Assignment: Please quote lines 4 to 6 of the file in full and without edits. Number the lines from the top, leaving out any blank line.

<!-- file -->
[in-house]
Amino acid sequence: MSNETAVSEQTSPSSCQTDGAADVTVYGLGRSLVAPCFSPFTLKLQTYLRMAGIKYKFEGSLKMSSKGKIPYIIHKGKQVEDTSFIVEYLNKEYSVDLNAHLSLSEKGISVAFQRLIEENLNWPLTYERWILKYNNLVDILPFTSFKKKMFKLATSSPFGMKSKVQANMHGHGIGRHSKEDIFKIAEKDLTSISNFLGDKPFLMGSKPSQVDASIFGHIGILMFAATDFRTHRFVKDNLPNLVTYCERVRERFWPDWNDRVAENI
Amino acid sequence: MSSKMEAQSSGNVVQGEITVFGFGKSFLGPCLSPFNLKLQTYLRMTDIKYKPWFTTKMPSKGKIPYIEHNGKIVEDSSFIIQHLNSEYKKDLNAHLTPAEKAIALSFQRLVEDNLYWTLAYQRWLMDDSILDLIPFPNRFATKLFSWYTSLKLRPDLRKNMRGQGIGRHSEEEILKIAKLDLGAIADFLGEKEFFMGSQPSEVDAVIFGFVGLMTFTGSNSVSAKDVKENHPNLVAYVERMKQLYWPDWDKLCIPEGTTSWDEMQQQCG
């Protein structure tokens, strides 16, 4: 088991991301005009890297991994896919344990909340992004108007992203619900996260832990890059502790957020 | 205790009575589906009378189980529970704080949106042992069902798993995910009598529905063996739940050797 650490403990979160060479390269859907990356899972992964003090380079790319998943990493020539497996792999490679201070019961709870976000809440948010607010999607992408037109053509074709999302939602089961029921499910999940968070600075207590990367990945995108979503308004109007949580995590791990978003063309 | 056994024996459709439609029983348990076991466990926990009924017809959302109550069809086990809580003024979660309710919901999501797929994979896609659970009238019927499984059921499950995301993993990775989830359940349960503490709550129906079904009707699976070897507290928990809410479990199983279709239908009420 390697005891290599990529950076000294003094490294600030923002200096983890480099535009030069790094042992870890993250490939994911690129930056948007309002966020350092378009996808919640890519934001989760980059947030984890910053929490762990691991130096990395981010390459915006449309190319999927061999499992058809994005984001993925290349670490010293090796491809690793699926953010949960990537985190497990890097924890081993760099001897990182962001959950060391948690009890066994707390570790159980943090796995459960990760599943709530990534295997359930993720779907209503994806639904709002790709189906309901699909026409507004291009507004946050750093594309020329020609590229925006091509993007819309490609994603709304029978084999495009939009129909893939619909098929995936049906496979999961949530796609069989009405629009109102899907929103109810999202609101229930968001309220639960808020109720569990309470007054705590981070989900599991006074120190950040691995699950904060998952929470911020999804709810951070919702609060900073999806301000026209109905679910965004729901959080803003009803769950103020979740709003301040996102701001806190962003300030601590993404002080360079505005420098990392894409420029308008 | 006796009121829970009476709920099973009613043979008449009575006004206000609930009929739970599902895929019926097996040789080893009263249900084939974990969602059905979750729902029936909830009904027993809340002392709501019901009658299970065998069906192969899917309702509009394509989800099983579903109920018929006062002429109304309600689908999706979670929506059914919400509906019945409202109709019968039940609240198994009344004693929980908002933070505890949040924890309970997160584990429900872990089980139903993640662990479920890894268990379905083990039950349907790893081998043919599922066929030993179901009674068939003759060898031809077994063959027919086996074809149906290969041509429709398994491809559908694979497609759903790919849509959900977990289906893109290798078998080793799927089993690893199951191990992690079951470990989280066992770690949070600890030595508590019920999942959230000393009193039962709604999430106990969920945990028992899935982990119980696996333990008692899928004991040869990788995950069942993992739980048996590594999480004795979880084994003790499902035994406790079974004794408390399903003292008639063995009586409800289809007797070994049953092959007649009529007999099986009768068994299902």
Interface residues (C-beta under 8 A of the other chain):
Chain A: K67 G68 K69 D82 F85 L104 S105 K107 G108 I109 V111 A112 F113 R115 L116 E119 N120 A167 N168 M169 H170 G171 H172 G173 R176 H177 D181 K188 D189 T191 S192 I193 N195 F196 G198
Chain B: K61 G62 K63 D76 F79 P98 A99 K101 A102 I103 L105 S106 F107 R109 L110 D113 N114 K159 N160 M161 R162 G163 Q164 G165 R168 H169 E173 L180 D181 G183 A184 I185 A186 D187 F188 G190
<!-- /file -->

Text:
């Protein structure tokens, strides 16, 4: 088991991301005009890297991994896919344990909340992004108007992203619900996260832990890059502790957020 | 205790009575589906009378189980529970704080949106042992069902798993995910009598529905063996739940050797 650490403990979160060479390269859907990356899972992964003090380079790319998943990493020539497996792999490679201070019961709870976000809440948010607010999607992408037109053509074709999302939602089961029921499910999940968070600075207590990367990945995108979503308004109007949580995590791990978003063309 | 056994024996459709439609029983348990076991466990926990009924017809959302109550069809086990809580003024979660309710919901999501797929994979896609659970009238019927499984059921499950995301993993990775989830359940349960503490709550129906079904009707699976070897507290928990809410479990199983279709239908009420 390697005891290599990529950076000294003094490294600030923002200096983890480099535009030069790094042992870890993250490939994911690129930056948007309002966020350092378009996808919640890519934001989760980059947030984890910053929490762990691991130096990395981010390459915006449309190319999927061999499992058809994005984001993925290349670490010293090796491809690793699926953010949960990537985190497990890097924890081993760099001897990182962001959950060391948690009890066994707390570790159980943090796995459960990760599943709530990534295997359930993720779907209503994806639904709002790709189906309901699909026409507004291009507004946050750093594309020329020609590229925006091509993007819309490609994603709304029978084999495009939009129909893939619909098929995936049906496979999961949530796609069989009405629009109102899907929103109810999202609101229930968001309220639960808020109720569990309470007054705590981070989900599991006074120190950040691995699950904060998952929470911020999804709810951070919702609060900073999806301000026209109905679910965004729901959080803003009803769950103020979740709003301040996102701001806190962003300030601590993404002080360079505005420098990392894409420029308008 | 006796009121829970009476709920099973009613043979008449009575006004206000609930009929739970599902895929019926097996040789080893009263249900084939974990969602059905979750729902029936909830009904027993809340002392709501019901009658299970065998069906192969899917309702509009394509989800099983579903109920018929006062002429109304309600689908999706979670929506059914919400509906019945409202109709019968039940609240198994009344004693929980908002933070505890949040924890309970997160584990429900872990089980139903993640662990479920890894268990379905083990039950349907790893081998043919599922066929030993179901009674068939003759060898031809077994063959027919086996074809149906290969041509429709398994491809559908694979497609759903790919849509959900977990289906893109290798078998080793799927089993690893199951191990992690079951470990989280066992770690949070600890030595508590019920999942959230000393009193039962709604999430106990969920945990028992899935982990119980696996333990008692899928004991040869990788995950069942993992739980048996590594999480004795979880084994003790499902035994406790079974004794408390399903003292008639063995009586409800289809007797070994049953092959007649009529007999099986009768068994299902």
Interface residues (C-beta under 8 A of the other chain):
Chain A: K67 G68 K69 D82 F85 L104 S105 K107 G108 I109 V111 A112 F113 R115 L116 E119 N120 A167 N168 M169 H170 G171 H172 G173 R176 H177 D181 K188 D189 T191 S192 I193 N195 F196 G198